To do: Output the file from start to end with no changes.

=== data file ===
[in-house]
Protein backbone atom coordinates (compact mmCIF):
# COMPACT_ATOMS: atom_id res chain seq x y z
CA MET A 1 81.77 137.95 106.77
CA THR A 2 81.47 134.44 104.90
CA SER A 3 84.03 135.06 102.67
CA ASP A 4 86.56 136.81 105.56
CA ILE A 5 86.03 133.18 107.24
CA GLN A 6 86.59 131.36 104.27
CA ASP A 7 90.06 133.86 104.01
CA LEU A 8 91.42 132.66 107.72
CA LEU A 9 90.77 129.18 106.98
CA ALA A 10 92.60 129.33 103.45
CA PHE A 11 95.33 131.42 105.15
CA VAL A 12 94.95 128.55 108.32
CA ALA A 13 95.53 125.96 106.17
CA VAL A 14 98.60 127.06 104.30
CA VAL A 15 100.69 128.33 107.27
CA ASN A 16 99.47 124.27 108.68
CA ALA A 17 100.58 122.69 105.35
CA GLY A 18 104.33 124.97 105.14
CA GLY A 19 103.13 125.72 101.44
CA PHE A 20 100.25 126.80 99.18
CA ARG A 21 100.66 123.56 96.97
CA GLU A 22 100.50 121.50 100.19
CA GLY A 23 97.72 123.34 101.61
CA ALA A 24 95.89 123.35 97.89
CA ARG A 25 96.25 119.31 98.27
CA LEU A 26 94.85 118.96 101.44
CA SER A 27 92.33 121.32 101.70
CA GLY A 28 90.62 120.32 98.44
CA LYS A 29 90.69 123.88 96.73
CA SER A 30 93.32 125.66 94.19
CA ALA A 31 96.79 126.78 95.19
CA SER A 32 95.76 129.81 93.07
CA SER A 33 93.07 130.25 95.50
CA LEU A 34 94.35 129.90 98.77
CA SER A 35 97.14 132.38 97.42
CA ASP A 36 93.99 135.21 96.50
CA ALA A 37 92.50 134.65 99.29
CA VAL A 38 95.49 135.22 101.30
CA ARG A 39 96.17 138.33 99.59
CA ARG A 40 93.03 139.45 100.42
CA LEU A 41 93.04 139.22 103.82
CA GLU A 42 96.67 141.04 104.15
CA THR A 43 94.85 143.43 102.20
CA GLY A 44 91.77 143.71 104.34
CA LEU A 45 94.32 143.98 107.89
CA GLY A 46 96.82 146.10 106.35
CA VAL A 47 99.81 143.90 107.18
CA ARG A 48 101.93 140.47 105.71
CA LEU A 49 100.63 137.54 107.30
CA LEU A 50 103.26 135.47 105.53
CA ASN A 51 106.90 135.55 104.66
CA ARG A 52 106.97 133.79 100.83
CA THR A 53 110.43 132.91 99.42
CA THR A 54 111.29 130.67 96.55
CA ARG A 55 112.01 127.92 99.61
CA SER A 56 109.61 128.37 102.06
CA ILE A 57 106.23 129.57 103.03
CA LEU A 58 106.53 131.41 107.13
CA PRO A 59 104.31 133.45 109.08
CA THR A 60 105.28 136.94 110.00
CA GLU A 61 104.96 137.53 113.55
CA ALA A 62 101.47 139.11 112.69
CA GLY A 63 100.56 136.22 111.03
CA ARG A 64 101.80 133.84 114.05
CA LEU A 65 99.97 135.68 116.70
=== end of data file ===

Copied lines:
[in-house]
Protein backbone atom coordinates (compact mmCIF):
# COMPACT_ATOMS: atom_id res chain seq x y z
CA MET A 1 81.77 137.95 106.77
CA THR A 2 81.47 134.44 104.90
CA SER A 3 84.03 135.06 102.67
CA ASP A 4 86.56 136.81 105.56
CA ILE A 5 86.03 133.18 107.24
CA GLN A 6 86.59 131.36 104.27
CA ASP A 7 90.06 133.86 104.01
CA LEU A 8 91.42 132.66 107.72
CA LEU A 9 90.77 129.18 106.98
CA ALA A 10 92.60 129.33 103.45
CA PHE A 11 95.33 131.42 105.15
CA VAL A 12 94.95 128.55 108.32
CA ALA A 13 95.53 125.96 106.17
CA VAL A 14 98.60 127.06 104.30
CA VAL A 15 100.69 128.33 107.27
CA ASN A 16 99.47 124.27 108.68
CA ALA A 17 100.58 122.69 105.35
CA GLY A 18 104.33 124.97 105.14
CA GLY A 19 103.13 125.72 101.44
CA PHE A 20 100.25 126.80 99.18
CA ARG A 21 100.66 123.56 96.97
CA GLU A 22 100.50 121.50 100.19
CA GLY A 23 97.72 123.34 101.61
CA ALA A 24 95.89 123.35 97.89
CA ARG A 25 96.25 119.31 98.27
CA LEU A 26 94.85 118.96 101.44
CA SER A 27 92.33 121.32 101.70
CA GLY A 28 90.62 120.32 98.44
CA LYS A 29 90.69 123.88 96.73
CA SER A 30 93.32 125.66 94.19
CA ALA A 31 96.79 126.78 95.19
CA SER A 32 95.76 129.81 93.07
CA SER A 33 93.07 130.25 95.50
CA LEU A 34 94.35 129.90 98.77
CA SER A 35 97.14 132.38 97.42
CA ASP A 36 93.99 135.21 96.50
CA ALA A 37 92.50 134.65 99.29
CA VAL A 38 95.49 135.22 101.30
CA ARG A 39 96.17 138.33 99.59
CA ARG A 40 93.03 139.45 100.42
CA LEU A 41 93.04 139.22 103.82
CA GLU A 42 96.67 141.04 104.15
CA THR A 43 94.85 143.43 102.20
CA GLY A 44 91.77 143.71 104.34
CA LEU A 45 94.32 143.98 107.89
CA GLY A 46 96.82 146.10 106.35
CA VAL A 47 99.81 143.90 107.18
CA ARG A 48 101.93 140.47 105.71
CA LEU A 49 100.63 137.54 107.30
CA LEU A 50 103.26 135.47 105.53
CA ASN A 51 106.90 135.55 104.66
CA ARG A 52 106.97 133.79 100.83
CA THR A 53 110.43 132.91 99.42
CA THR A 54 111.29 130.67 96.55
CA ARG A 55 112.01 127.92 99.61
CA SER A 56 109.61 128.37 102.06
CA ILE A 57 106.23 129.57 103.03
CA LEU A 58 106.53 131.41 107.13
CA PRO A 59 104.31 133.45 109.08
CA THR A 60 105.28 136.94 110.00
CA GLU A 61 104.96 137.53 113.55
CA ALA A 62 101.47 139.11 112.69
CA GLY A 63 100.56 136.22 111.03
CA ARG A 64 101.80 133.84 114.05
CA LEU A 65 99.97 135.68 116.70